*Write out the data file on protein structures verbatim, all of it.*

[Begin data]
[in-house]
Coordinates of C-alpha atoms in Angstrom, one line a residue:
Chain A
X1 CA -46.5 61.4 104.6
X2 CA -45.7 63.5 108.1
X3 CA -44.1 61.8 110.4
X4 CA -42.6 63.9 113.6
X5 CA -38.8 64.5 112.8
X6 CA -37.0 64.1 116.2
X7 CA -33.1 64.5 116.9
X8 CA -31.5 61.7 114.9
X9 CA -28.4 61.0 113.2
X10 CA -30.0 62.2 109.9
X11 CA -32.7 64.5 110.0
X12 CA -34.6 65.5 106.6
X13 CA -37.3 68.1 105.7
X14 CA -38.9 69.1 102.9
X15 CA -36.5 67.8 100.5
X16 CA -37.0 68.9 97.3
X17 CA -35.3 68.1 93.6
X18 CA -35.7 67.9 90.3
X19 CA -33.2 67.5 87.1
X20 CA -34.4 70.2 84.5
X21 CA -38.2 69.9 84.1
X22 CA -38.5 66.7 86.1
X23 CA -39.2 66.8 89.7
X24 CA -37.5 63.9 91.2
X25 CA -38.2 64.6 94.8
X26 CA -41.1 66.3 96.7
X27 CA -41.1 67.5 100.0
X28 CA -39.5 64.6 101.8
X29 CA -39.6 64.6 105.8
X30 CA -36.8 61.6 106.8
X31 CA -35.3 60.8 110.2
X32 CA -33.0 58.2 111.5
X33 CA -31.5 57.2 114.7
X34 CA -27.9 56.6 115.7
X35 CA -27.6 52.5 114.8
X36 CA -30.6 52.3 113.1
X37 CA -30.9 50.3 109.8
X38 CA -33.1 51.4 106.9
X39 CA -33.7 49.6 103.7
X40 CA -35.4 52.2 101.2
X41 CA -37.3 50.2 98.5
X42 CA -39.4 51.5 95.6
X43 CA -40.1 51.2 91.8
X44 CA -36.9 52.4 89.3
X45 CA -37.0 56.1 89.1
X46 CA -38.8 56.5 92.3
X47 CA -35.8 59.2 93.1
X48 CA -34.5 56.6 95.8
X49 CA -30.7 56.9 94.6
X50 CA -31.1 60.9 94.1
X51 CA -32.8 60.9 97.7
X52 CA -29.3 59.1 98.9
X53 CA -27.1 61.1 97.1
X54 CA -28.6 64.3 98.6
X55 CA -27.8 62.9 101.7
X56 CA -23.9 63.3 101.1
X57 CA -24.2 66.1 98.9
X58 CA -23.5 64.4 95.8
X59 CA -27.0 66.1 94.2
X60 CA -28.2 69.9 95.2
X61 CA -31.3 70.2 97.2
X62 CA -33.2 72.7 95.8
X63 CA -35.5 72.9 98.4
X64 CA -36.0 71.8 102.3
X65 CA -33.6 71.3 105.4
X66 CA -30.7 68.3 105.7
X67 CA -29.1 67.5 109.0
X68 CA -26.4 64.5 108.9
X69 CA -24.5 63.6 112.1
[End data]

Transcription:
[in-house]
Coordinates of C-alpha atoms in Angstrom, one line a residue:
Chain A
X1 CA -46.5 61.4 104.6
X2 CA -45.7 63.5 108.1
X3 CA -44.1 61.8 110.4
X4 CA -42.6 63.9 113.6
X5 CA -38.8 64.5 112.8
X6 CA -37.0 64.1 116.2
X7 CA -33.1 64.5 116.9
X8 CA -31.5 61.7 114.9
X9 CA -28.4 61.0 113.2
X10 CA -30.0 62.2 109.9
X11 CA -32.7 64.5 110.0
X12 CA -34.6 65.5 106.6
X13 CA -37.3 68.1 105.7
X14 CA -38.9 69.1 102.9
X15 CA -36.5 67.8 100.5
X16 CA -37.0 68.9 97.3
X17 CA -35.3 68.1 93.6
X18 CA -35.7 67.9 90.3
X19 CA -33.2 67.5 87.1
X20 CA -34.4 70.2 84.5
X21 CA -38.2 69.9 84.1
X22 CA -38.5 66.7 86.1
X23 CA -39.2 66.8 89.7
X24 CA -37.5 63.9 91.2
X25 CA -38.2 64.6 94.8
X26 CA -41.1 66.3 96.7
X27 CA -41.1 67.5 100.0
X28 CA -39.5 64.6 101.8
X29 CA -39.6 64.6 105.8
X30 CA -36.8 61.6 106.8
X31 CA -35.3 60.8 110.2
X32 CA -33.0 58.2 111.5
X33 CA -31.5 57.2 114.7
X34 CA -27.9 56.6 115.7
X35 CA -27.6 52.5 114.8
X36 CA -30.6 52.3 113.1
X37 CA -30.9 50.3 109.8
X38 CA -33.1 51.4 106.9
X39 CA -33.7 49.6 103.7
X40 CA -35.4 52.2 101.2
X41 CA -37.3 50.2 98.5
X42 CA -39.4 51.5 95.6
X43 CA -40.1 51.2 91.8
X44 CA -36.9 52.4 89.3
X45 CA -37.0 56.1 89.1
X46 CA -38.8 56.5 92.3
X47 CA -35.8 59.2 93.1
X48 CA -34.5 56.6 95.8
X49 CA -30.7 56.9 94.6
X50 CA -31.1 60.9 94.1
X51 CA -32.8 60.9 97.7
X52 CA -29.3 59.1 98.9
X53 CA -27.1 61.1 97.1
X54 CA -28.6 64.3 98.6
X55 CA -27.8 62.9 101.7
X56 CA -23.9 63.3 101.1
X57 CA -24.2 66.1 98.9
X58 CA -23.5 64.4 95.8
X59 CA -27.0 66.1 94.2
X60 CA -28.2 69.9 95.2
X61 CA -31.3 70.2 97.2
X62 CA -33.2 72.7 95.8
X63 CA -35.5 72.9 98.4
X64 CA -36.0 71.8 102.3
X65 CA -33.6 71.3 105.4
X66 CA -30.7 68.3 105.7
X67 CA -29.1 67.5 109.0
X68 CA -26.4 64.5 108.9
X69 CA -24.5 63.6 112.1